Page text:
Book Summary: Whale Hunting

Have you ever pondered how to explore, seek, and harvest the bargain that would permanently change your business?

The ancient Inuit faced a similar problem hundreds of years ago: how can we search, hunt, and harvest the meal that will sustain our whole tribe for a year?

When the ice began to melt in the spring, the Inuit understood that the whales would be on the move, which meant one thing and one thing only.

It was time to go whale hunting.

The ice is breaking up, and big accounts are ripe for the taking. We'll teach you how to get started landing whales accounts that are ten to twenty times larger than your ordinary account in less than ten minutes.

Lesson #1: Know the whale

2 individuals standing on a pole on top of the clouds to navigate what's going on up there.

First and foremost, we must navigate the seas. There are other boats in the water, just as there are other fish in the sea. The goal is to understand the competitive landscape and ensure that your brand promise stands out.

This is a simple concept to grasp conceptually, yet it appears tough to put into practice.

By definition, whale hunting entails pursuing a relatively small fraction of your target market. To make this work, you'll need a target filter.

Your goal filter may resemble a graph with revenue, budget, growth strategy, and transaction type on the Y-axis and your "A" and "C" prospects on the X-axis.

That way, you'll know what to expect when a whale appears.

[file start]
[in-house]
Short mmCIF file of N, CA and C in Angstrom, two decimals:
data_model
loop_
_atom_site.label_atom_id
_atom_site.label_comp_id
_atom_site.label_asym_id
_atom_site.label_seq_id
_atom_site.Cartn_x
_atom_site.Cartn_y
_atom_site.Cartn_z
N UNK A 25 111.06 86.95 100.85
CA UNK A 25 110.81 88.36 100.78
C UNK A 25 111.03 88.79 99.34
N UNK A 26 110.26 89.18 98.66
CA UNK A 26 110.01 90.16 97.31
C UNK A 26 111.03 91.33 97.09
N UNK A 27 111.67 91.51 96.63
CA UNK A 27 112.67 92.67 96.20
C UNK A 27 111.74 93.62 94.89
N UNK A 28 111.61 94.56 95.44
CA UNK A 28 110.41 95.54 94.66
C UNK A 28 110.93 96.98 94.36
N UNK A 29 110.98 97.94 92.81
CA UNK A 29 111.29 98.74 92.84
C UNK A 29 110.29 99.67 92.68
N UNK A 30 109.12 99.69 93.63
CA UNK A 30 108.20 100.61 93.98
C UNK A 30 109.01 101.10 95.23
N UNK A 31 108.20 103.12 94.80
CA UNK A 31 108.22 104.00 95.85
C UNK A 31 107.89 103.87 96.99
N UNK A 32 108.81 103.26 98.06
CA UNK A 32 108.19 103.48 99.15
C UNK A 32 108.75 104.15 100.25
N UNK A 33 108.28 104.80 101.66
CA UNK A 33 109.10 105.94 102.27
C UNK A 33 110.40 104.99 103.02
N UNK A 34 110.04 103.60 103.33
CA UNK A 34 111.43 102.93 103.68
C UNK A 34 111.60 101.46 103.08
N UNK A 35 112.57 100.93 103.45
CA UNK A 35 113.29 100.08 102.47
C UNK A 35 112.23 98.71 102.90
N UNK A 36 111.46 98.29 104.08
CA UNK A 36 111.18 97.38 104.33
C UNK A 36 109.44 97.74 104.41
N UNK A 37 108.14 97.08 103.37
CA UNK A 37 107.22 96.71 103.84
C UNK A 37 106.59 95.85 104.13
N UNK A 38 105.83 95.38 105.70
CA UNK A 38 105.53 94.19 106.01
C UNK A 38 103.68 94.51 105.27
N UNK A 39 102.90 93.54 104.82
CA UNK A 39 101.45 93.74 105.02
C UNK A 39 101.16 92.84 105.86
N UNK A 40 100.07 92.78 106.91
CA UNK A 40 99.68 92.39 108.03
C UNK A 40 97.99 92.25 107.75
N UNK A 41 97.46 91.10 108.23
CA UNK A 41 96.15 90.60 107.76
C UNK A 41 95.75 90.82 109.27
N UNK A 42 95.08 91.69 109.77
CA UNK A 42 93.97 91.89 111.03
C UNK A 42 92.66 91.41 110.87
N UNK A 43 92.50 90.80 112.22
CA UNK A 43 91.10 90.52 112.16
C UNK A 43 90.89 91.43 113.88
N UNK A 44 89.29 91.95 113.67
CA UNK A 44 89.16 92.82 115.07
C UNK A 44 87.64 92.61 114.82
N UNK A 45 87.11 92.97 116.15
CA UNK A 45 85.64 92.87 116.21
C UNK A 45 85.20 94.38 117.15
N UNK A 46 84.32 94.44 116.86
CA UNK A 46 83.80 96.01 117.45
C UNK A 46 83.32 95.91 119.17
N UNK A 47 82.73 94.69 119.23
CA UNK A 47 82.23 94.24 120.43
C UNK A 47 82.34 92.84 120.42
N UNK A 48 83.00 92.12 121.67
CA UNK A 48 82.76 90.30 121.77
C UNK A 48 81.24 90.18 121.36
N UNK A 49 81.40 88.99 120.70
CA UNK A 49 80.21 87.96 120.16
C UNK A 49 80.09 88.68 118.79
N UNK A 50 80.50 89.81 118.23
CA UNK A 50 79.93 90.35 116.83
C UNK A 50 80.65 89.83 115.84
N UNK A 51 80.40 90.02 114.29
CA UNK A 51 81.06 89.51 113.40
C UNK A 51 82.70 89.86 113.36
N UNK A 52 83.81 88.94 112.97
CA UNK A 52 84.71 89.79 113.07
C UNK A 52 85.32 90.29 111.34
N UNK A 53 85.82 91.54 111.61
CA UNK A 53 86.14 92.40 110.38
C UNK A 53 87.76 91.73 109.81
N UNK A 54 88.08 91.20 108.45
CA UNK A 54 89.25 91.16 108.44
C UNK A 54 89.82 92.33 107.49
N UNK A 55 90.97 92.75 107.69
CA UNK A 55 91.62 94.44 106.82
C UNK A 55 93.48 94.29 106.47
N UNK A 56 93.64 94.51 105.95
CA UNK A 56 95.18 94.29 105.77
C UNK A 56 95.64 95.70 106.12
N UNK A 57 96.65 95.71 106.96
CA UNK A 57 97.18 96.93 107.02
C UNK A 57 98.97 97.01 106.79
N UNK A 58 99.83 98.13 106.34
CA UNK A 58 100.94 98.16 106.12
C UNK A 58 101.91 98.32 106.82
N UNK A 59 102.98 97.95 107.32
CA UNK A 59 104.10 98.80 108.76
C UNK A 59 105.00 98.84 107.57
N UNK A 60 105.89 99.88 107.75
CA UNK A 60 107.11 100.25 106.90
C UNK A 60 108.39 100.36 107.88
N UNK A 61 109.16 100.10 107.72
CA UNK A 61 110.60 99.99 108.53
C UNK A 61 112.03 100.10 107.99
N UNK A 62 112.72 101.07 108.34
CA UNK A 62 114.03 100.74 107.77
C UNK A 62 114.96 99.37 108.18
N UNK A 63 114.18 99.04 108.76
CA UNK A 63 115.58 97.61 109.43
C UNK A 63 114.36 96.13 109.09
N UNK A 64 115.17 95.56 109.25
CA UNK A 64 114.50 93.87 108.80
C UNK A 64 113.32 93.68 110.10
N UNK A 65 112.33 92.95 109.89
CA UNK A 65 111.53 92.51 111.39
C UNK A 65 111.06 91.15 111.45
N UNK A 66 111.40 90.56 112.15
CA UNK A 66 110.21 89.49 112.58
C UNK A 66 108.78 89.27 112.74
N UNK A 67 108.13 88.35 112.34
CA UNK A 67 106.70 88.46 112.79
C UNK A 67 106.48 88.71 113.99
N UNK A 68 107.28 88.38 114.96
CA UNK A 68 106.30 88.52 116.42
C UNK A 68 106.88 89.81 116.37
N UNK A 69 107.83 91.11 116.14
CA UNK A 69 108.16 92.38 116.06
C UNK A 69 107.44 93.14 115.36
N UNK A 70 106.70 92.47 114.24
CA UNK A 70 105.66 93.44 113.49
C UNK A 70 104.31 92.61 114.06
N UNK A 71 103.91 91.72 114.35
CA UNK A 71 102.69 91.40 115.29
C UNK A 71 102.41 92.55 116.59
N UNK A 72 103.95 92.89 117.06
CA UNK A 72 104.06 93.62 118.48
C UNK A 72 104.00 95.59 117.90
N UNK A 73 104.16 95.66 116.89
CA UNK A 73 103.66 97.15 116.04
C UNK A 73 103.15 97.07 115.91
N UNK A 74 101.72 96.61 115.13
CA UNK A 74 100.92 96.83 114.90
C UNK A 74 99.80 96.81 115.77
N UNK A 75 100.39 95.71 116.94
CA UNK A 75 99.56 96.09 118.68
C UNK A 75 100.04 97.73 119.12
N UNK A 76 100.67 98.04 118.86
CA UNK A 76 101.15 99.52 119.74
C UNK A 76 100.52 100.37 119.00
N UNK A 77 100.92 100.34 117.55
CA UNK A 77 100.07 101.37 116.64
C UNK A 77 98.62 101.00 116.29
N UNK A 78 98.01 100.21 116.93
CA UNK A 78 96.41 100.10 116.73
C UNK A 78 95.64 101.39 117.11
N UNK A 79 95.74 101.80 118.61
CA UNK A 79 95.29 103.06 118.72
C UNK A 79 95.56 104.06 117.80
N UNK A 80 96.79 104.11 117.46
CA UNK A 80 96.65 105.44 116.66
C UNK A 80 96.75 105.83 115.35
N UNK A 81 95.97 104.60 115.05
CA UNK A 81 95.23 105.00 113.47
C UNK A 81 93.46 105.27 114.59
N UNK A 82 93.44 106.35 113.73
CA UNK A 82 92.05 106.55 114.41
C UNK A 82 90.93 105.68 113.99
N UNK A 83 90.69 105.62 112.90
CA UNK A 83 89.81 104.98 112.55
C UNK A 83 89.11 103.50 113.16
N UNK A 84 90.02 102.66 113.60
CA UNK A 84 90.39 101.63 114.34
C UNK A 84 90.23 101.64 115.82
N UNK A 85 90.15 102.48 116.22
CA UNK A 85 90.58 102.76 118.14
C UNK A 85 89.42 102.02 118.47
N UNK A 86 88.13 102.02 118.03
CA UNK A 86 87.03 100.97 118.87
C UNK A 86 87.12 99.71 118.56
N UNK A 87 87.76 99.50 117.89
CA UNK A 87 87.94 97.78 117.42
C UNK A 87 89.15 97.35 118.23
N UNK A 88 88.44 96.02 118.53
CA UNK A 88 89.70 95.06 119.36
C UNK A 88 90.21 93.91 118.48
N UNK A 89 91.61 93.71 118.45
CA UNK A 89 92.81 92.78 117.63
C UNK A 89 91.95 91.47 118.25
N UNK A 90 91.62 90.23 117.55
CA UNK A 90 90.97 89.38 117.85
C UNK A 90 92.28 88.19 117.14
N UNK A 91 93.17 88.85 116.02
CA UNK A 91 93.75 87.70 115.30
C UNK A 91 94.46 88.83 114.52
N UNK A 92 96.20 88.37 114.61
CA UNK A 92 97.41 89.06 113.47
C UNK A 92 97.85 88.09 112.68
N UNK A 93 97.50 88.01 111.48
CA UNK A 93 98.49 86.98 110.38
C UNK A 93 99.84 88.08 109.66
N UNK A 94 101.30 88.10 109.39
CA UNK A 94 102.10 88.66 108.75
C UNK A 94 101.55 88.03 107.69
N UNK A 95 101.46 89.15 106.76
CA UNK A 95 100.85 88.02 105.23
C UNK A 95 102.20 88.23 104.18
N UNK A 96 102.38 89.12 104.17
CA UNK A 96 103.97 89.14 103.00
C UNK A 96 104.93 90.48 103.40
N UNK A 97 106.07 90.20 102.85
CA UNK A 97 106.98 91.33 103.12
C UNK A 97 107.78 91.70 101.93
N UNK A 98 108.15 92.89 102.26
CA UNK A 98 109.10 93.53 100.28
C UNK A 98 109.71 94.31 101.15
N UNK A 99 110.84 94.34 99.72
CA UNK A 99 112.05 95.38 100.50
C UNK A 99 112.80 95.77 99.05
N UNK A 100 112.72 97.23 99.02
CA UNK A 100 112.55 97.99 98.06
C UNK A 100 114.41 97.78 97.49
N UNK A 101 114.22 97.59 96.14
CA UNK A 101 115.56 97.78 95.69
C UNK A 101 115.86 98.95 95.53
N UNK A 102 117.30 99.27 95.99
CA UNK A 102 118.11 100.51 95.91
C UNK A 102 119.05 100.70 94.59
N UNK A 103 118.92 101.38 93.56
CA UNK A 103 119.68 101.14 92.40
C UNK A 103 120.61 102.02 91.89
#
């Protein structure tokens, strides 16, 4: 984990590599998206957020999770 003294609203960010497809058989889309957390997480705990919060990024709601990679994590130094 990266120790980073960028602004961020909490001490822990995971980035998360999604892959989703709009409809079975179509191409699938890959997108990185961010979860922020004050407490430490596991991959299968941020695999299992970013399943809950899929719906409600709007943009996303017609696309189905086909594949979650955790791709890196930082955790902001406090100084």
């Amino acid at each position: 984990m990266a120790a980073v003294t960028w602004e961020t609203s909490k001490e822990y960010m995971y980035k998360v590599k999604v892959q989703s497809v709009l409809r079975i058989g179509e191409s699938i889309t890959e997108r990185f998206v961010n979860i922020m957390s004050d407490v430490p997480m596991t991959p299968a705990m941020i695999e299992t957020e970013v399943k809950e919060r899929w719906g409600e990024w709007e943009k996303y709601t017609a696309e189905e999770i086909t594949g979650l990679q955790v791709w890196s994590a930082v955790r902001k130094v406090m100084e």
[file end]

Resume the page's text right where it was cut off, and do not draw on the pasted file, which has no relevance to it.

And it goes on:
Lesson #2: Send out the scouts

A female worker searching through the database to list out all the firms that meet the criteria of the target.

Following that, you'll create a "whale chart," which is basically a list of firms that meet the criteria of your target filter.

Now is the time to start gathering information on them. Look for information about the firm, as well as its key executives and board members. There is a slew of tools available to help you achieve this, and they're becoming better all the time.

The essential is that you want to be notified whenever any information on these people is published anywhere globally.

Then you'll figure out how each of these important decision-makers is related to you. LinkedIn is an obvious place to start with this.

Lesson #3: Setting the harpoon

An online network as people can communicate and make a connection with one another.

You should have identified your whales and acquired as much information as possible on them by this time. It's now time to make a connection.

Remember, it's not who you are, but who people believe you are, so keep control of the "aperture of perception" throughout the process, as the authors put it.

You'll rely on your digital presence and sales collateral you've developed and your team during your initial encounter. Make certain that these items give the impression that you want.

When you walk through the door, you should be asking probing inquiries. The authors point out that the greatest essential questions assist you in grasping the whale's history.


They do so because they can anticipate their future conduct and define how they work. As these questions are being answered and the dance begins, make sure you pay attention to two important factors.

First, double-check that you're knocking on the right door. Back up and start over if you aren't talking to the person making the decision.

Second, be wary of little bites that promise great things. In the author's experience, these small pieces of labor seldom transfer into the huge account you're hoping for.